Watching some of the responses to Bob Geldoff’s diatribe against the Easter Rising, the safest conclusion is that much of it is feigned. Claiming offence at Bob’s bollix while remaining wholly unperturbed at the sight of former revolutionaries standing on their hind legs, a la Orwell’s pigs in Animal Farm, to wine and dine with the Queen of England, simply invites a quizzical eyebrow.
The British queen - whose government is still claiming sovereignty over part of the country, underwriting its division, jailing republicans for their alleged activity during the Provisional IRA’s failed campaign to remove Her Majesty’s writ, delaying at every opportunity investigations and inquiries when Her Majesty’s forces are in the frame – induces nothing remotely approaching the incandescent rage that Geldof can manage. Taking offence it seems is a highly selective practice.
I no more like Geldof’s politics than I do his music, even though he sings better than he talks. His hectoring manner has never impressed me even when it is for a cause like Live Aid. Sir Robert has long been Bob the Bore. Having had to listen to him now going on forty years, apart from "I don't Like Mondays" and "I hate the Rising", there is nothing else he has ever said that I am able to remember such is the penetrating power of his spoken word. Bob pressing his logic into my mind is like pushing a car with a rope. So what if he doesn’t think the Rising was anything other than collective suicide by maniacs. I simply cannot work up the energy to either be outraged or pretend to be outraged. Bob Geldof’s views on the Rising are as interesting as his views on whatever else he has talked about in the last year, of which I know nothing.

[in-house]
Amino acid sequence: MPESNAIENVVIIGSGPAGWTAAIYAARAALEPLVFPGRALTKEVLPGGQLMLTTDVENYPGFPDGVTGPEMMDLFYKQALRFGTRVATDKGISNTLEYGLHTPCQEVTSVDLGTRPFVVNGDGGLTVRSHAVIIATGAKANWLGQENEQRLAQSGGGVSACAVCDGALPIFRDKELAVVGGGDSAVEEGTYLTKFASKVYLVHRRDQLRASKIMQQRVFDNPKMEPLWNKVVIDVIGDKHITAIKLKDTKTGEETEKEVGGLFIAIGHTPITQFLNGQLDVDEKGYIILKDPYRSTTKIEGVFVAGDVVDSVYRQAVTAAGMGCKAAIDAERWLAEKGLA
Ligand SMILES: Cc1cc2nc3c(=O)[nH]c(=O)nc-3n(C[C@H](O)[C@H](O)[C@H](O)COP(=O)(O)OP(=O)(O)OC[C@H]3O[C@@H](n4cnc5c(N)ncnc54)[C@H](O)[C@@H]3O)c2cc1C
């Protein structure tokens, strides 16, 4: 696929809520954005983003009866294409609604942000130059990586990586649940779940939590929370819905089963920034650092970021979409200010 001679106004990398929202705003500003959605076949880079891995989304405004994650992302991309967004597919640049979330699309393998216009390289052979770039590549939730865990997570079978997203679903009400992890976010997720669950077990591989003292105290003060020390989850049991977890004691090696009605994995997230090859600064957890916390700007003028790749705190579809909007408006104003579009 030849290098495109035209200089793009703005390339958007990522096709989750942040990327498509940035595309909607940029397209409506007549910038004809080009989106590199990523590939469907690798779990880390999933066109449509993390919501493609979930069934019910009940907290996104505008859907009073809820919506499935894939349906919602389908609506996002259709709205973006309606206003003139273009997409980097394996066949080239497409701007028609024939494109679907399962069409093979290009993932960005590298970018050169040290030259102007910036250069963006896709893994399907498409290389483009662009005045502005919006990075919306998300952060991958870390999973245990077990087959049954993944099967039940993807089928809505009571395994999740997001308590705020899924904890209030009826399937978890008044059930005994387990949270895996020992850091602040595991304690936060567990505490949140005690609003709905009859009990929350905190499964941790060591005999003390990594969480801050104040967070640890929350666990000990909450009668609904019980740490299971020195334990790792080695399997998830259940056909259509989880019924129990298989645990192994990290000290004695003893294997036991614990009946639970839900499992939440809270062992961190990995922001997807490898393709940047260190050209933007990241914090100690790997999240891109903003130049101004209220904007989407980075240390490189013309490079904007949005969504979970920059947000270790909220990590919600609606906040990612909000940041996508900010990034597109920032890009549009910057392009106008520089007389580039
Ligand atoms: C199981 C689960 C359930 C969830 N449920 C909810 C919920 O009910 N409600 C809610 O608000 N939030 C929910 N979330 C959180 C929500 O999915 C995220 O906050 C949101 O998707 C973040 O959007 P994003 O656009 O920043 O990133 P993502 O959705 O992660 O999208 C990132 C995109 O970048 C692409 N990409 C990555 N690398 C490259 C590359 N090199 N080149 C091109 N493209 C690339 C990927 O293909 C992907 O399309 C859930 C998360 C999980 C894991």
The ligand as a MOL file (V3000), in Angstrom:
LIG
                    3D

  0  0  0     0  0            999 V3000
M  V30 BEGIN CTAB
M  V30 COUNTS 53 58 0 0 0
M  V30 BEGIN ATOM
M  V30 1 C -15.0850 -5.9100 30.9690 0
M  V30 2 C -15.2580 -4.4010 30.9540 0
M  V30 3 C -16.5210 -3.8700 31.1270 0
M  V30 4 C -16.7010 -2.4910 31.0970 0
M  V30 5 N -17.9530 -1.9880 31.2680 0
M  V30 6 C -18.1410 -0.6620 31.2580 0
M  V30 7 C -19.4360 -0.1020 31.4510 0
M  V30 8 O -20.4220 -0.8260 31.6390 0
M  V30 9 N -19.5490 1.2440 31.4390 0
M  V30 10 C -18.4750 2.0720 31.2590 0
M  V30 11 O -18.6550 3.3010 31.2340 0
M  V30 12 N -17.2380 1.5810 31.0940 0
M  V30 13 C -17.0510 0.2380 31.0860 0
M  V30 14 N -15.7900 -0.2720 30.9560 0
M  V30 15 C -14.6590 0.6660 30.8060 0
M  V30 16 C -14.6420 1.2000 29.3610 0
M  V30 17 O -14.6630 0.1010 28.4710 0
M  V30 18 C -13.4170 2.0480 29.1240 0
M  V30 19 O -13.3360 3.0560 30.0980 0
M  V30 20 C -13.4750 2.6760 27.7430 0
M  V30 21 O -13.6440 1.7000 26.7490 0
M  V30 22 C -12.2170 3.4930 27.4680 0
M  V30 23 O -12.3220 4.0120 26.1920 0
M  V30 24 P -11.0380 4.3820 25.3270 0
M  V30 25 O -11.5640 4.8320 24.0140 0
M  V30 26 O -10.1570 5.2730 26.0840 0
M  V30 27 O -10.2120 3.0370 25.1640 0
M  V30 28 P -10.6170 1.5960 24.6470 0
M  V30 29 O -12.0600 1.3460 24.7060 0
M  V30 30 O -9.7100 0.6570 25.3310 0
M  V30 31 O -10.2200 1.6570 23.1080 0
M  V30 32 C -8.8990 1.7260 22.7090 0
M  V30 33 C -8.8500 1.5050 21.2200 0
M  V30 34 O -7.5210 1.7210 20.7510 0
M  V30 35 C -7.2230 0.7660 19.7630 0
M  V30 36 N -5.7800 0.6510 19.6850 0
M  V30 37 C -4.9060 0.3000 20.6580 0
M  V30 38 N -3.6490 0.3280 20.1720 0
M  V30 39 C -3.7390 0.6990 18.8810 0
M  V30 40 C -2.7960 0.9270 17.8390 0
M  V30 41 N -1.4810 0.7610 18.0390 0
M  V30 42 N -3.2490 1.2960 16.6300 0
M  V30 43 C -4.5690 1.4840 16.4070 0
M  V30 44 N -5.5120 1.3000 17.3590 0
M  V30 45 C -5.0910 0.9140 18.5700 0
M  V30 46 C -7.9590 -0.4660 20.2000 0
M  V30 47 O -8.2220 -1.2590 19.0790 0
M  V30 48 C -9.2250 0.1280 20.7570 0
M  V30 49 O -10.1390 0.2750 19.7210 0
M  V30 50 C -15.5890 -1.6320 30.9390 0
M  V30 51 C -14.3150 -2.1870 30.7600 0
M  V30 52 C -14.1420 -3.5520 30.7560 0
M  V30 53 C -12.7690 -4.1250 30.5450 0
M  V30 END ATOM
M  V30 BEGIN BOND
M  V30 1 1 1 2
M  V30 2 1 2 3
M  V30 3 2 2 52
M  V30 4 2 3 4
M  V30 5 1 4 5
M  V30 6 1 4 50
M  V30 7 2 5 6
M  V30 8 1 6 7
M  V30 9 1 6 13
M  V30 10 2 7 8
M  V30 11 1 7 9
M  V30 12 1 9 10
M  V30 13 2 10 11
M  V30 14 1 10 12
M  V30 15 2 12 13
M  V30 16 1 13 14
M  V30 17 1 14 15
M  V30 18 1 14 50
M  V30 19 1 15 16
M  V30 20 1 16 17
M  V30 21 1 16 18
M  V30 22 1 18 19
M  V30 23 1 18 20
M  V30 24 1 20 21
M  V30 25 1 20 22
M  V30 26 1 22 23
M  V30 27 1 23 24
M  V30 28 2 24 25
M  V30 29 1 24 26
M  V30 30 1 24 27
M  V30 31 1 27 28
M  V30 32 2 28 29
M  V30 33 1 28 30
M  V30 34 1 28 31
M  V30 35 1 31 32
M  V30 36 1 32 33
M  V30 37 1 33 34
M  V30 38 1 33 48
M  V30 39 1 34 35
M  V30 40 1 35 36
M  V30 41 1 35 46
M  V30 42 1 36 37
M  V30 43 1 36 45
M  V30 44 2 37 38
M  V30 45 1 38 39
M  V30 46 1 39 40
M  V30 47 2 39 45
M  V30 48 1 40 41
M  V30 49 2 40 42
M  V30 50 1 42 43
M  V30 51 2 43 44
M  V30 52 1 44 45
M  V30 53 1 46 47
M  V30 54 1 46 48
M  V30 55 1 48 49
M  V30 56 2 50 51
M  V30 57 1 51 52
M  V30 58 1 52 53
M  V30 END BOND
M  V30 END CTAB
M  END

The funny part is when Bob resorts to anachronistic Catholic religious cant to analyse the Rising:
You dignify it by saying it was martyrdom. If it's grievous mortal sin to commit suicide, why is it a lesser sin to hurl yourself upon a willing bayonet? Why is that a martyrdom? So much rests on this myth. How many murders have been sanctioned in its name?
I suppose the same could be said for those who allow themselves to be crucified so that they can save the world, or charge machine gun turrets at the Somme.
Then there is this: "It looks the same doesn’t it, the modern Islamic suicide bomber and the people in the Post Office?" I guess it does like the same if you look at both through the knighted eye.
There are many views of the Rising. It is healthy that there are, even if we consider many of them wrong. But it is not a "wrong" to hold a wrong view. It is a right to be able to hold a wrong view. It is very much a wrong when those offended by the wrong view start behaving like the Ministry of Truth, gathering with torches to purify the offender to shouts of achtung and verboten.
When the following meme began to appear on the internet, it immediately struck me as so emblematic of fascistic thinking, that if the sentiment it expressed was allowed to take root it would constitute a much greater danger than the ramblings of Bob Geldof. It brought back memories of Fine Gael Justice Minister, Paddy Cooney in full ISIS mode fulminating that prisoners had no rights.
Geldof has the right to hold whatever opinion he wants of the Rising, or anything else for that matter. He just has no right to insist that we share it, while we in turn have the right to laugh at his opinion.
If people think Geldof is wrong, then reach for the pen, not the muzzle. Do what Jude Collins did and hold him up to ridicule.